Stamps. Rarely used, but glad to have them when I need them.

-- Steve Hoefer  

[OK, now it's your turn. Send photos of the things in your bag (and of the bag itself, if you love it), along with a description of the items and why they are useful. Make sure the photos are large (1200 pixels wide, at least) and clear. Use a free file sharing service like Bitcasa to upload the photos, and email the text to editor@cool-tools.org. -- Mark Frauenfelder]

What’s in My Bag? Kent Barnes

(Click on images to embiggen) I have a bag of bags approach. Small bags pre-loaded with stuff ready to go, and a big bag to carry the small ones. My big bag is a Mini Messenger bag from San Francisco’sRickshaw Bagworks. I customized it with a stealth reflective 8-bit skull. Here are my sub-bags: Apple Bag: This $1.50 bag from the Daiso ¥100 (100 yen) store in San Francisco is a great resource for all sorts on neat stuff. Almost every small bag I own is from Daiso. It contains:

Chow Bag: Yep, I carry my own utensils in a flashlight sheath. No flimsy little plastic toys for me. And yes, I love Chopsticks and think they are very elegant and will whip them out every meal instead of the landfill choice. (Cutting your food to size helps.) It contains:

Power Bag: This all fits in a small bag I forgot to show in the big photo.It is made from one 8 foot long zipper that zips together into a bag.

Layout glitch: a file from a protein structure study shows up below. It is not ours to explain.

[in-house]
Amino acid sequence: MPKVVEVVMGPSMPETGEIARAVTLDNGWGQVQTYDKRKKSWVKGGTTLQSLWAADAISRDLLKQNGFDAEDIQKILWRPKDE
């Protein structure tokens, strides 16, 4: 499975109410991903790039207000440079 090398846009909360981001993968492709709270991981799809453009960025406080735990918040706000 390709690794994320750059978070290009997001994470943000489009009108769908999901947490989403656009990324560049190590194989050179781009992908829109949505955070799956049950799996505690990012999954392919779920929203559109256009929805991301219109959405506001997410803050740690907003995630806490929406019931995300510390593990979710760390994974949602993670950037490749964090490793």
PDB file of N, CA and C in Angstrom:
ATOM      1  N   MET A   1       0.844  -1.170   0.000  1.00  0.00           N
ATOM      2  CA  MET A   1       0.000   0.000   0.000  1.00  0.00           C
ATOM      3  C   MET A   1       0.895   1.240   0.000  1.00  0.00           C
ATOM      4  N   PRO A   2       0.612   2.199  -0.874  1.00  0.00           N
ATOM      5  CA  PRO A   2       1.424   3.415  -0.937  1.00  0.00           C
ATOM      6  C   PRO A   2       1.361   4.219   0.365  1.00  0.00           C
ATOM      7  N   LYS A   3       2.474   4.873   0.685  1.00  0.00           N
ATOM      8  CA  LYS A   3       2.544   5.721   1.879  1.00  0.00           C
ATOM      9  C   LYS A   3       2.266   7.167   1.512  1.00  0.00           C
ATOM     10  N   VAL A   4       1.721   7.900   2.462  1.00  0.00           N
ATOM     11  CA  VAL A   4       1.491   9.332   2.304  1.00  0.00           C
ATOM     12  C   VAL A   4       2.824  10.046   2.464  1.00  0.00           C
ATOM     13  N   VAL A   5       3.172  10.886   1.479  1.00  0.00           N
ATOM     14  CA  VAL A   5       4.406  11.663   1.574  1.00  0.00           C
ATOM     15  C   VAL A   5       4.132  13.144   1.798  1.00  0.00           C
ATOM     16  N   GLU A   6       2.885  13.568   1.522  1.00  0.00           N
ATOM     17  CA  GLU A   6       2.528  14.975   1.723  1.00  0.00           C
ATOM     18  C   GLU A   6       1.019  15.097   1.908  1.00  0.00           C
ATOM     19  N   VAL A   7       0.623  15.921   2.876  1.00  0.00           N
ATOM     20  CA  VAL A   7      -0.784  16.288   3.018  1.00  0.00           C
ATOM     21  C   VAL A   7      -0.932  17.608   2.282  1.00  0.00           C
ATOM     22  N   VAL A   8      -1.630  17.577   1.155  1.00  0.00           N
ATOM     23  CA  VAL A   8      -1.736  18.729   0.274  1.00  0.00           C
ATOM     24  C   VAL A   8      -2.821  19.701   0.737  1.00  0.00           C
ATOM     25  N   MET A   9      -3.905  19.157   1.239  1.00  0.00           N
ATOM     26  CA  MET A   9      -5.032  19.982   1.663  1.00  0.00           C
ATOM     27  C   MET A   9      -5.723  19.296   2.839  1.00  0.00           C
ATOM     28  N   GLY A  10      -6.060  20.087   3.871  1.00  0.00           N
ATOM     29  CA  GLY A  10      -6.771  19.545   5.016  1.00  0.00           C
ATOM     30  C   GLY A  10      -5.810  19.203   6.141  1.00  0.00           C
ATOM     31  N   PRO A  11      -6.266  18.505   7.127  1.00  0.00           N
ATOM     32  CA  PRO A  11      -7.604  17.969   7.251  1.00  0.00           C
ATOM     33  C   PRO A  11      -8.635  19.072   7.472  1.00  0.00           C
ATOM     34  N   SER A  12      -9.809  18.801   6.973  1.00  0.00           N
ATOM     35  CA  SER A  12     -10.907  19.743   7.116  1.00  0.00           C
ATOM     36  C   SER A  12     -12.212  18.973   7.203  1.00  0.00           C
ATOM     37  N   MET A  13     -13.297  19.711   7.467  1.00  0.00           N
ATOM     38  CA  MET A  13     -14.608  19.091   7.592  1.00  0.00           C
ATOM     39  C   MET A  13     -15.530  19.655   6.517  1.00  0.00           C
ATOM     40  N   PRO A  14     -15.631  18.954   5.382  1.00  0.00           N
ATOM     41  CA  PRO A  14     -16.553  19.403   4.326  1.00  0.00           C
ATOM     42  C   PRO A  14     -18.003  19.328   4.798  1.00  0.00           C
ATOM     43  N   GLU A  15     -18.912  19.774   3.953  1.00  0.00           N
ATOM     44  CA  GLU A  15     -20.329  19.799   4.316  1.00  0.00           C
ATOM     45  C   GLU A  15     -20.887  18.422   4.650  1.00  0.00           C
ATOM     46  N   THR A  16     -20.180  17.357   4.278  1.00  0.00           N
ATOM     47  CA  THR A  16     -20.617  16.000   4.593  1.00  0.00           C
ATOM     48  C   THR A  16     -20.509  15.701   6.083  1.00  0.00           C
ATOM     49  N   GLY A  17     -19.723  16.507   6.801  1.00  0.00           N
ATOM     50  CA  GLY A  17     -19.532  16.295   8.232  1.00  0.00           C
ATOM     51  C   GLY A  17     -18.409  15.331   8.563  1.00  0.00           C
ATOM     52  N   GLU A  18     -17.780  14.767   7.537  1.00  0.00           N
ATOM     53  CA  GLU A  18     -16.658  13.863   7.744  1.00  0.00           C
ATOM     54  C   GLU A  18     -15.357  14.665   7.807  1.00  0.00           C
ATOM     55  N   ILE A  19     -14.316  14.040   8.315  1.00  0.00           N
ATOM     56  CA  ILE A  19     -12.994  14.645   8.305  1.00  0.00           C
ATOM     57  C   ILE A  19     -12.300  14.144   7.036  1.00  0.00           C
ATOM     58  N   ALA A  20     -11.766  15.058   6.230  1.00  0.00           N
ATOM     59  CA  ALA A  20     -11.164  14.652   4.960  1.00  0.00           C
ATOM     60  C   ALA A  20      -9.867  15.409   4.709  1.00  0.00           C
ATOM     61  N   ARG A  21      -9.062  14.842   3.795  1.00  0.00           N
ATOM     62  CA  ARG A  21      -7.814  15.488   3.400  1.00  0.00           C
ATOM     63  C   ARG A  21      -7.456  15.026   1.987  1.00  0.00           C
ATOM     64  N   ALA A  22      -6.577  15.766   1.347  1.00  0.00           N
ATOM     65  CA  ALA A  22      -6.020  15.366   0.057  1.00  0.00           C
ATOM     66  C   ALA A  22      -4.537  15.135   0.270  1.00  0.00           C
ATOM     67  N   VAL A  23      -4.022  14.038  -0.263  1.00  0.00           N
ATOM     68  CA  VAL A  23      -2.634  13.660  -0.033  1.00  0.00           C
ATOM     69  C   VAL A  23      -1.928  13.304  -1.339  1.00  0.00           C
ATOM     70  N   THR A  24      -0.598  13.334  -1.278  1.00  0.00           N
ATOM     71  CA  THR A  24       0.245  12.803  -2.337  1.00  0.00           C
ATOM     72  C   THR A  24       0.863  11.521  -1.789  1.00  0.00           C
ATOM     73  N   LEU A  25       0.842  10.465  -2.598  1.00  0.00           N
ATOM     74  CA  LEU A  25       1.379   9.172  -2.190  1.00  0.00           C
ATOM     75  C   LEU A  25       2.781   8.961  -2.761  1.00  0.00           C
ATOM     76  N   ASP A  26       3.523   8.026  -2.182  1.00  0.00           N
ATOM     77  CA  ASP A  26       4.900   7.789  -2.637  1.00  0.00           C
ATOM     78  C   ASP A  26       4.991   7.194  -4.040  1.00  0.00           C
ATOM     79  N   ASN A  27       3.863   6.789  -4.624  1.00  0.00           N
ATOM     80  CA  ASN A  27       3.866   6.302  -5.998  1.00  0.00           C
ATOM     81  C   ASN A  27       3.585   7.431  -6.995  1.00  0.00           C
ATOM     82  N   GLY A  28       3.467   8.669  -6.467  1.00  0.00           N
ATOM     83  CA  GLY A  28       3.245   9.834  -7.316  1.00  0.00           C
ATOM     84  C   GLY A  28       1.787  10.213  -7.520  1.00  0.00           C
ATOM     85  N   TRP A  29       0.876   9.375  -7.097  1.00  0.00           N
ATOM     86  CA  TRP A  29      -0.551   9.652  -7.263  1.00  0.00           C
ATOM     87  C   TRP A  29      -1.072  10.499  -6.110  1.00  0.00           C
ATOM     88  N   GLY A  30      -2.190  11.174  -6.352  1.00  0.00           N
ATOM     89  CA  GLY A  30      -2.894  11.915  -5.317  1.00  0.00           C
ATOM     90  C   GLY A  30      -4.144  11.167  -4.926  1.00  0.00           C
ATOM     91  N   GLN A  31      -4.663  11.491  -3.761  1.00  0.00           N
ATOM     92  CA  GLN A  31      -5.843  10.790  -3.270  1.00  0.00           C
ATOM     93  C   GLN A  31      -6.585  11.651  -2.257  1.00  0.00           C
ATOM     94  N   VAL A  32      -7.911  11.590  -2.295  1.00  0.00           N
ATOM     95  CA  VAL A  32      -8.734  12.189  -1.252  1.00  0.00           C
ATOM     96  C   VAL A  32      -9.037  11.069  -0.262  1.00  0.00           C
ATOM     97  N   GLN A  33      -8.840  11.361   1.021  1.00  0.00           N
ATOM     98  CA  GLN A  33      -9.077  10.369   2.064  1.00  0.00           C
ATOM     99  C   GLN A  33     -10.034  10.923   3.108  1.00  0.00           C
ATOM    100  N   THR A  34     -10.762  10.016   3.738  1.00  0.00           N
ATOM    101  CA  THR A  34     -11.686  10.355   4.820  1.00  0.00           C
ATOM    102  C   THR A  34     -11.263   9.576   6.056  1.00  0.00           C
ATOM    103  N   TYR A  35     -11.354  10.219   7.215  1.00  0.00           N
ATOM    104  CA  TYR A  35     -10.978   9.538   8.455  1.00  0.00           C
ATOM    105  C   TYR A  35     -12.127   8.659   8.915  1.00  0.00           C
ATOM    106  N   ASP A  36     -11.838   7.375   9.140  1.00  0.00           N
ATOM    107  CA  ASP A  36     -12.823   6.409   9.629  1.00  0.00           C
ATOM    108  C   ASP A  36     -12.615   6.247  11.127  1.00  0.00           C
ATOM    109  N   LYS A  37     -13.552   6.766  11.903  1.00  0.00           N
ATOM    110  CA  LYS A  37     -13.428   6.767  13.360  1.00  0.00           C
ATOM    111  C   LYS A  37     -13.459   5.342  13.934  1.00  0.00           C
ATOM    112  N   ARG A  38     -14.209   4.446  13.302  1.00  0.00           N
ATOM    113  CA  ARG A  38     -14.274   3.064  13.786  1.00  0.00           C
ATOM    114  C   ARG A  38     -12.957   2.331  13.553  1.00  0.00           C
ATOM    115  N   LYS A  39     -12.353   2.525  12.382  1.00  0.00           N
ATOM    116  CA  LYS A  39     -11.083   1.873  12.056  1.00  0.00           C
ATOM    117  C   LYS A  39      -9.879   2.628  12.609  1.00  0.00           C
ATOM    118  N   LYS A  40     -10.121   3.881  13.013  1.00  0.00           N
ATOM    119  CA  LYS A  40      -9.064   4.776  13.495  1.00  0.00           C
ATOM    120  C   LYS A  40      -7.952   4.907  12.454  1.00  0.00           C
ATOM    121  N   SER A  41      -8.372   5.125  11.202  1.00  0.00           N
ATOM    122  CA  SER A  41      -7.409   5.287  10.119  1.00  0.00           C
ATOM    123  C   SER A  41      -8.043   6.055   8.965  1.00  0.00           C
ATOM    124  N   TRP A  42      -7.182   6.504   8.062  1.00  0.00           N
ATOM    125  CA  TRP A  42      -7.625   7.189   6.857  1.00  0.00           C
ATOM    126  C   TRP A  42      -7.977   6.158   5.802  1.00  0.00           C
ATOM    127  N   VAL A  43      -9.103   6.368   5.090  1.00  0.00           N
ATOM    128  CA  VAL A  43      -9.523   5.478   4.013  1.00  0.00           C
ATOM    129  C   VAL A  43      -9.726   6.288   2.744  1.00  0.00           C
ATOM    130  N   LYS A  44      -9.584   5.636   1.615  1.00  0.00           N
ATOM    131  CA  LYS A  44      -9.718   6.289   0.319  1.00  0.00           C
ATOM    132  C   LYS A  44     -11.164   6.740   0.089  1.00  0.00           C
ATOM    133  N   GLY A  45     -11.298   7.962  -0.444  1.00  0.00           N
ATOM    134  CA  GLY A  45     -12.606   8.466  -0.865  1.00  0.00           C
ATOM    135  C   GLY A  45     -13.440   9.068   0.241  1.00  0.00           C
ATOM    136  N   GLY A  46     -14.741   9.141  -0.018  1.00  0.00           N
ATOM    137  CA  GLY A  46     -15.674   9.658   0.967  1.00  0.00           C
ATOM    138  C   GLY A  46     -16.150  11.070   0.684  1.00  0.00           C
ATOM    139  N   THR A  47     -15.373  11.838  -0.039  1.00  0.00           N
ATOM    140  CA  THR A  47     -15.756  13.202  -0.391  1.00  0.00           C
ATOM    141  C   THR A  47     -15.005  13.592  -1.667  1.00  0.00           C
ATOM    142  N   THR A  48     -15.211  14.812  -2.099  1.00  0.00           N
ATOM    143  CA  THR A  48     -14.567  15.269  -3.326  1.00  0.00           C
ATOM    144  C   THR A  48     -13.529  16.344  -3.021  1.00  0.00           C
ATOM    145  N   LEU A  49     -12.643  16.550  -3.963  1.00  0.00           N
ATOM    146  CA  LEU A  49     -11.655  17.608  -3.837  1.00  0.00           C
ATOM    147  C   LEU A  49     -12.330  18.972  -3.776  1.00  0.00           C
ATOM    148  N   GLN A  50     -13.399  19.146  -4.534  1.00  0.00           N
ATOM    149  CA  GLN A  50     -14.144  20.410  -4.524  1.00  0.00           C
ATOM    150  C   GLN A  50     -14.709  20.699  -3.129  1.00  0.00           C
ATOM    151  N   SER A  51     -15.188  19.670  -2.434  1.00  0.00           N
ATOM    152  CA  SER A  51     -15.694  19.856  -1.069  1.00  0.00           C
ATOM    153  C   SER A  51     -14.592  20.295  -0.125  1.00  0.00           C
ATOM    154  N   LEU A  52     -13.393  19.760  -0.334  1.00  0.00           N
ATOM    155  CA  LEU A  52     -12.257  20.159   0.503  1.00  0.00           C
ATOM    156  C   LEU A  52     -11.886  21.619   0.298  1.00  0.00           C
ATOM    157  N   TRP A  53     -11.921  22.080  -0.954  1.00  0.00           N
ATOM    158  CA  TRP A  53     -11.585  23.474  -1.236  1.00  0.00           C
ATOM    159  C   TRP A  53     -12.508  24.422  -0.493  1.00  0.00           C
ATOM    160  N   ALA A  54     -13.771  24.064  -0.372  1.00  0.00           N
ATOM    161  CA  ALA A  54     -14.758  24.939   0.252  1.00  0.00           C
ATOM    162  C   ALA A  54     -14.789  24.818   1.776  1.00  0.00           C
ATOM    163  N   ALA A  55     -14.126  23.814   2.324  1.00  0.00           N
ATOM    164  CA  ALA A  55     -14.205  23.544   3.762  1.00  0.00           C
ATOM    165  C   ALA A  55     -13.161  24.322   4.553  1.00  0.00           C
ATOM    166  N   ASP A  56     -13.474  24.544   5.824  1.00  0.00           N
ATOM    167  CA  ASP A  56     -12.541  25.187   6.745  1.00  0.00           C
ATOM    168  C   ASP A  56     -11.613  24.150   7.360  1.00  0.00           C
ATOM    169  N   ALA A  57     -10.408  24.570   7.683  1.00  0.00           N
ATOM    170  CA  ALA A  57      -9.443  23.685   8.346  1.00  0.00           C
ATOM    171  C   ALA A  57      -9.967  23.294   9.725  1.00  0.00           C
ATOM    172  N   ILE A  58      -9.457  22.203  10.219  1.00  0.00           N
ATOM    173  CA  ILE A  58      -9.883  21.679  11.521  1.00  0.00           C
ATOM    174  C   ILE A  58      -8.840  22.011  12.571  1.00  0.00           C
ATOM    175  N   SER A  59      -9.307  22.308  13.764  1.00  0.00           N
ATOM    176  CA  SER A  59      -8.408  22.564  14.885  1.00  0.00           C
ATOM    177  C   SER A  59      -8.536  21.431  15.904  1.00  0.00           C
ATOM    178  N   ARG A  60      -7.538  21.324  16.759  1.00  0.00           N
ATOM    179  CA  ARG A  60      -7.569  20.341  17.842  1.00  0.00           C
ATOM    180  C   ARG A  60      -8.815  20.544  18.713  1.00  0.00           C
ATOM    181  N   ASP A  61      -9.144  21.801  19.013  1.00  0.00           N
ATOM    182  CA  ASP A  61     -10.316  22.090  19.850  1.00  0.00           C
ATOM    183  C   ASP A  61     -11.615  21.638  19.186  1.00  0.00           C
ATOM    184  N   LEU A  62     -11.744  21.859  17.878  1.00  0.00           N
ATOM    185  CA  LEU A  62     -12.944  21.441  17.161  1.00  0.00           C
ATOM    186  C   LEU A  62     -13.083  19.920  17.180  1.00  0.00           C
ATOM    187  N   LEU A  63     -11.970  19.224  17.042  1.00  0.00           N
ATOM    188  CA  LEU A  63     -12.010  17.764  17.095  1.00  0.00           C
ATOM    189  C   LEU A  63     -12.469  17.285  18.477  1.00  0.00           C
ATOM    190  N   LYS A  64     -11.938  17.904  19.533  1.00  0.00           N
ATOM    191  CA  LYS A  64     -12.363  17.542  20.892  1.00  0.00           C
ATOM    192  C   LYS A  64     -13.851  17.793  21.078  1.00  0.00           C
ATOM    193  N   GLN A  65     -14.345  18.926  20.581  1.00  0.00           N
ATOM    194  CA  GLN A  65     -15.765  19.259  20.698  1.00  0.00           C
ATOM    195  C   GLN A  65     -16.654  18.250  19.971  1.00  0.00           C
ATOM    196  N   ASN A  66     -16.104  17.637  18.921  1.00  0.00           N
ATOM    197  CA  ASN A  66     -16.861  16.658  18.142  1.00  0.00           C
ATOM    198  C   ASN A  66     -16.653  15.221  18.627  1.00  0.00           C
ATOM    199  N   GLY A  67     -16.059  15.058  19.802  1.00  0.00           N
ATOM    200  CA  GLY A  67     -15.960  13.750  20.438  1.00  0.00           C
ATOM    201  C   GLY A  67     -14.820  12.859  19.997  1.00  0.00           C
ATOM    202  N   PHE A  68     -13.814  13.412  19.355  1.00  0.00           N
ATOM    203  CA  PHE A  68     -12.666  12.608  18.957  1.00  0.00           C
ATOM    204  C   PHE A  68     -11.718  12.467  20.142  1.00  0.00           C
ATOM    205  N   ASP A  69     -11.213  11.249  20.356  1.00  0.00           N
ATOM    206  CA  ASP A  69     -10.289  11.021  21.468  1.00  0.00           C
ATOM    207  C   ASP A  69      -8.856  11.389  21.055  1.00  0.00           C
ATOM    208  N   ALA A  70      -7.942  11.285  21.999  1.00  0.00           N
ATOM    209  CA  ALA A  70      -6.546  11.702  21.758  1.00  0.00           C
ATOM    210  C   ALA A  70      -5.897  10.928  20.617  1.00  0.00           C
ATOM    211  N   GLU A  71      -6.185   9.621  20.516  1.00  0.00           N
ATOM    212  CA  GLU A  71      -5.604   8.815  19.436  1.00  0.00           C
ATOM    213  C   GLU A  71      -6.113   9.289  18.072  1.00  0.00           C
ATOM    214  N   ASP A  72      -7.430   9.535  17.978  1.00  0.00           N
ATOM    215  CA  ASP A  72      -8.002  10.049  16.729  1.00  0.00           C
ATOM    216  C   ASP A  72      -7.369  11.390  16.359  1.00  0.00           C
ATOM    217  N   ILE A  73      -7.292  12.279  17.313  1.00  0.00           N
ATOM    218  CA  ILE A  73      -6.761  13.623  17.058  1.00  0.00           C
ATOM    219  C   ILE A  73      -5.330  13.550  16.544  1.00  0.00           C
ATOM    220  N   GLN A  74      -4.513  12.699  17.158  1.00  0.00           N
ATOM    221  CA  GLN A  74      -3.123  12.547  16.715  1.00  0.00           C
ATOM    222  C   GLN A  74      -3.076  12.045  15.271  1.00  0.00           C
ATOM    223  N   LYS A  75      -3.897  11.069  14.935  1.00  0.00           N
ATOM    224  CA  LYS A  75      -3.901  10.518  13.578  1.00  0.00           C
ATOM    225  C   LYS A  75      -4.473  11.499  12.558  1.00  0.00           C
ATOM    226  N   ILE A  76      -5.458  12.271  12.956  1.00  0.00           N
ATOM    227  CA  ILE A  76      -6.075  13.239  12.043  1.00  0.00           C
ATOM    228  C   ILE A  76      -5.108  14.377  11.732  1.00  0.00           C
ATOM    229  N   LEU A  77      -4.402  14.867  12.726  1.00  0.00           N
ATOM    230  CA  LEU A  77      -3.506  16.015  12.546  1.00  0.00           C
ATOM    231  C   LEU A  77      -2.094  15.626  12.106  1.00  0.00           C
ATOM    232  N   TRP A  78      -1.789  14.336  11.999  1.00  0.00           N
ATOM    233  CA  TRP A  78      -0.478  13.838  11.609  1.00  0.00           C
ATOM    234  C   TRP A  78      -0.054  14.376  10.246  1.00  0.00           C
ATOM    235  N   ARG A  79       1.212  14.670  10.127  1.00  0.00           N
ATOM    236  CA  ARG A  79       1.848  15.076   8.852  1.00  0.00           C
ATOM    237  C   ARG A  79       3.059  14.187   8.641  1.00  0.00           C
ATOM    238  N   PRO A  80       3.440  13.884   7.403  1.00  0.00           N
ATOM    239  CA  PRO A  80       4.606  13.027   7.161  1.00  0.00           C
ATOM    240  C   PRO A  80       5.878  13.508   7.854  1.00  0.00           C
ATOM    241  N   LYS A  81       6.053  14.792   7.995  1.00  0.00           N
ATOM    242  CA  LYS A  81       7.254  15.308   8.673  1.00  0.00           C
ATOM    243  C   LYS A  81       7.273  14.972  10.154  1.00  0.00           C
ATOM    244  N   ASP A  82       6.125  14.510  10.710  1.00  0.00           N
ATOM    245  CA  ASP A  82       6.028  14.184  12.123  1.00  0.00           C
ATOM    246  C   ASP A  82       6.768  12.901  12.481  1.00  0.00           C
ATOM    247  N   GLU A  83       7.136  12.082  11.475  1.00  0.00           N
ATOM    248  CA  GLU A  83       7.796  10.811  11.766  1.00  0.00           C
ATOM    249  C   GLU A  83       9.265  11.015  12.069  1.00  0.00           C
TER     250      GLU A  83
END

• The Goal Zero will charge my iPhone to 100%, bonus it uses rechargeable AA batteries that are removable for other uses: $40
  • The very useful Power Practical Meter and Fast Charge Cable will even monitor your charging levels: $20
  • Brookstone Super Lite: $13
  • A tiny 3 mode selectable red LED flashlight, on, flashing, and flashing fast. Found at local flea market.
  • Spare 2032 coin cells for these both.


  • Credit-card sized USB Flash Drive swag that I dressed up with a Boing Boing Jackhammer Jill sticker. She is so cute!
  • The one and only “Half the Pressure, Twice the Speed” Blackwing 602: $23/12-pack
  • Soft cover spiral notebook – 5mm Square Ruled that I tastefully recovered to look like a Make Magazine mini Makers Notebook.
  • Facial tissues (can be used on both ends)
  • Cleaning tissues, for the iPhone and iPad screens: $9
  • Well, I do carry 4 Dice. Never know when a West Coast Ce-Lo game may come up. Yeah, I know, only 3 dice are needed, but it is nice to have choice’s in life. [Review here
  • Real Artistic License on C.I.A Retractable Badge Reel ( found at Flea Market)
  • Small business cards printed on 3’x5′ recipe card stock and cut to size.
  • Fingernail clippers and that thick alcohol stuff to wipe and your hands and sanitize to surgery room cleanliness.
  • First aid kit and pill safe.
  • Starbucks VIA instant coffee. That you can mix into any liquid hot or cold, really! $31/50-pack
  • iPad mini with its magnetic cover that magically turns it off.
  • iPhone 5s (is the v6 here yet?)
  • A ripstop nylon shopping bag.

You really should see my mini tool bag, photo bag, camping kitchen bag, bag of shopping bags, bag o….I need a new bag.

-- Kent Barnes  

[OK, now it's your turn. Send photos of the things in your bag (and of the bag itself, if you love it), along with a description of the items and why they are useful. Make sure the photos are large (1200 pixels wide, at least) and clear. Use a free file sharing service like Bitcasa to upload the photos, and email the text to editor@cool-tools.org. -- Mark Frauenfelder]

Outlets To Go Power Strip